part of the emc purchase was that dg had gotten into disk arrays. dg had built new campus with three new bldgs out on 495 ... which got sold off (one of the bldgs bought by company that does the data processing outsourcing for investment houses). DG, sequent, and convex all built numa scaleup configurations with SCI interconnect (DG and sequent with intel processors and i believe dolphin chips, convex with hp processors and their own SCI design). dg got bought by emc (for its clariion disk arrays?), sequent by ibm, and convex by hp.

rolm was using dg computers. we got to go in to look at the development process. There was one stage where it was taking 24hrs elapsed time just to load the new software into a switch for testing. at one time the rolm campus across from great america was considered the epitome of silicon valley. rolm was bought by ibm and then sold off to siemens. siemens now has a couple other bldgs in the area ... including the complex at the first street & 101 for its infineon spin-off.

somebody recently told a story about dg founder (de castro) and getting his startup funding from the money people.

random dg refs:
http://web.archive.org/web/20010223235626/http://computernewsdaily.com/247_090497_094212_26108.html
http://www.forbes.com/1997/10/14/feat.html
http://web.archive.org/web/20040427165907/http://multics.acms.org.au/z0105.htm

misc. SCI refs:
http://www.garlic.com/~lynn/96.html#8 Why Do Mainframes Exist ???
http://www.garlic.com/~lynn/96.html#25 SGI O2 and Origin system announcements
http://www.garlic.com/~lynn/98.html#40 Comparison Cluster vs SMP?
http://www.garlic.com/~lynn/2001b.html#39 John Mashey's greatest hits
http://www.garlic.com/~lynn/2001b.html#85 what makes a cpu fast
http://www.garlic.com/~lynn/2001f.html#11 Climate, US, Japan & supers query
http://www.garlic.com/~lynn/2001j.html#12 OT - Internet Explorer V6.0
http://www.garlic.com/~lynn/2001j.html#17 I hate Compaq

--
Anne & Lynn Wheeler | lynn@garlic.com - http://www.garlic.com/~lynn/

"Soul of a New Machine" Computer?

From: Anne & Lynn Wheeler <lynn@garlic.com>
Subject: Re: "Soul of a New Machine" Computer?
Newsgroups: alt.folklore.computers
Date: Tue, 30 Apr 2002 15:38:57 GMT
cbh@ieya.co.REMOVE_THIS.uk (Chris Hedley) writes:
I didn't consider the 88k to be too bad... if anything, I thought it was quite a decent processor. Its main problem seemed to be that Motorola lost interest when it started pursuing the Power architecture.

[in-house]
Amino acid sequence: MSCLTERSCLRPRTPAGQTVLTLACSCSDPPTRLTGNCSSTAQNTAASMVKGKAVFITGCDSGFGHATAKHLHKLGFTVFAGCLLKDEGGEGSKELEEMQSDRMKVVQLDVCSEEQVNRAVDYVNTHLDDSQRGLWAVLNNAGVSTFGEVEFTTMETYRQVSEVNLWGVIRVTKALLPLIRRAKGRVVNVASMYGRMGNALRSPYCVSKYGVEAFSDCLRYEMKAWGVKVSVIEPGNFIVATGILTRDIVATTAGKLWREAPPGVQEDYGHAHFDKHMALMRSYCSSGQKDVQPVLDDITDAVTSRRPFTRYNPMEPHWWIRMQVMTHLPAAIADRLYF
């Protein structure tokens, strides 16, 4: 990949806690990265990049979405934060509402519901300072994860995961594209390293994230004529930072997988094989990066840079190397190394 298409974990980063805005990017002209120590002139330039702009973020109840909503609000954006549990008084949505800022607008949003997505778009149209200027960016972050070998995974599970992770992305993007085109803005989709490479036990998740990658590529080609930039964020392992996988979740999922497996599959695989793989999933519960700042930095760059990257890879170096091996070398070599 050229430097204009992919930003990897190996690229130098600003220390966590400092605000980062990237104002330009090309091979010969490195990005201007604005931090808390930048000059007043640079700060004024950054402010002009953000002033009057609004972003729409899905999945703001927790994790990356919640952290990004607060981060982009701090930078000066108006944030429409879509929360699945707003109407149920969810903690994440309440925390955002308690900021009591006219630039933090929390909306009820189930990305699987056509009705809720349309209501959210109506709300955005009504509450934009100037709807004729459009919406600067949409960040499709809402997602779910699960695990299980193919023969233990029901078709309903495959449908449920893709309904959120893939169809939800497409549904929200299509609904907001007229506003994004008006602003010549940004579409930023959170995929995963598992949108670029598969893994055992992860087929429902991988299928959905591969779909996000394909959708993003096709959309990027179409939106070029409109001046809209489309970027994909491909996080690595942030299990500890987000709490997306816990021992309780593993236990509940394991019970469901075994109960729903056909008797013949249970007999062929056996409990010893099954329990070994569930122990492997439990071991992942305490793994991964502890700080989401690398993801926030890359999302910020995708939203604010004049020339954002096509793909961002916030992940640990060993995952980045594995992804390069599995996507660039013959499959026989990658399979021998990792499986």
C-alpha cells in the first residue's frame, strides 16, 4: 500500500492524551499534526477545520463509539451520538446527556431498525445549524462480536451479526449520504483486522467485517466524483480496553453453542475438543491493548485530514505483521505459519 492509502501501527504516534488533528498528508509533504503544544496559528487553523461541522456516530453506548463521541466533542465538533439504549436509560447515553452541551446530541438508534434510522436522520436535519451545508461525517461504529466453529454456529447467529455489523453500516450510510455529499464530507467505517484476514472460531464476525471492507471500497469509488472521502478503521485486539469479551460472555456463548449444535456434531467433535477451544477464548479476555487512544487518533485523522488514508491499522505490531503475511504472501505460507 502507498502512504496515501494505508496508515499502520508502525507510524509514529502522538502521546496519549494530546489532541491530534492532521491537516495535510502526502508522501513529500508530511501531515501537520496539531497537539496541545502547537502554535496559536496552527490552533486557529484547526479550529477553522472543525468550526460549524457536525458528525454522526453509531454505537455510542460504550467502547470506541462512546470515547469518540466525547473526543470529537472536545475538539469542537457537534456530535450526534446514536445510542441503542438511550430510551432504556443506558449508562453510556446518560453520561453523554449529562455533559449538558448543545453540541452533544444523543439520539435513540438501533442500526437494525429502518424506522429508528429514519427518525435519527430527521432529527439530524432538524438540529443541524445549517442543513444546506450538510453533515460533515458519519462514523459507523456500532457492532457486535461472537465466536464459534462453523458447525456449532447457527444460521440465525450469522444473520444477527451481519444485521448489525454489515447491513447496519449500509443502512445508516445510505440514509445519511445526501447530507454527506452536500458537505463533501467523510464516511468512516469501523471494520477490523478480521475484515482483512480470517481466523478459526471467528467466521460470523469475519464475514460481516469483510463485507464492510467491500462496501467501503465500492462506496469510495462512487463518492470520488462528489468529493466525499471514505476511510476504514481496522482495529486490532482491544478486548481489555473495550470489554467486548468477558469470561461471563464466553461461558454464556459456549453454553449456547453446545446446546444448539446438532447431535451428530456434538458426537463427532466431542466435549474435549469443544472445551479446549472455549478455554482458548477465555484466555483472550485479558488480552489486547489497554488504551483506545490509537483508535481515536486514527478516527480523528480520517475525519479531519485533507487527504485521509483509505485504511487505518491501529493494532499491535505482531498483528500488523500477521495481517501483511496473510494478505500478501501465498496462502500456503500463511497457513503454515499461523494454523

or a lot of the 88k showed up in the power/pc. the rios/801/power was a non-smp chip (no provisions for cache coherence). ok, i'm having a senior moment ... what was the name of the joint group responsible for 601 ... our former boss headed it up (and he had come from motorola before working on rios, later he was president of mips).

--
Anne & Lynn Wheeler | lynn@garlic.com - http://www.garlic.com/~lynn/

"Soul of a New Machine" Computer?

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From: Anne & Lynn Wheeler <lynn@garlic.com>
Subject: Re: "Soul of a New Machine" Computer?
Newsgroups: alt.folklore.computers
Date: Tue, 30 Apr 2002 16:41:46 GMT
Anne & Lynn Wheeler writes:
a non-smp chip (no provisions for cache coherence). ok, i'm having a senior moment ... what was the name of the joint group responsible for 601 ... our former boss headed it up (and he had come from motorola before working on rios, later he was president of mips).

oops, finally clicked, somerset; misc. past threads. ttp://www.garlic.com/~lynn/2000d.html#60 "all-out" vs less aggressive designs (was: Re: 36 to 32 bit transition)
http://www.garlic.com/~lynn/2001g.html#23 IA64 Rocks My World
http://www.garlic.com/~lynn/2001i.html#28 Proper ISA lifespan?
http://www.garlic.com/~lynn/2001j.html#37 Proper ISA lifespan?

--
Anne & Lynn Wheeler | lynn@garlic.com - http://www.garlic.com/~lynn/

Secure Device Drivers

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From: Anne & Lynn Wheeler <lynn@garlic.com>
Subject: Re: Secure Device Drivers
Newsgroups: comp.arch
Date: Tue, 30 Apr 2002 17:18:58 GMT
hack@watson.ibm.com (hack) writes: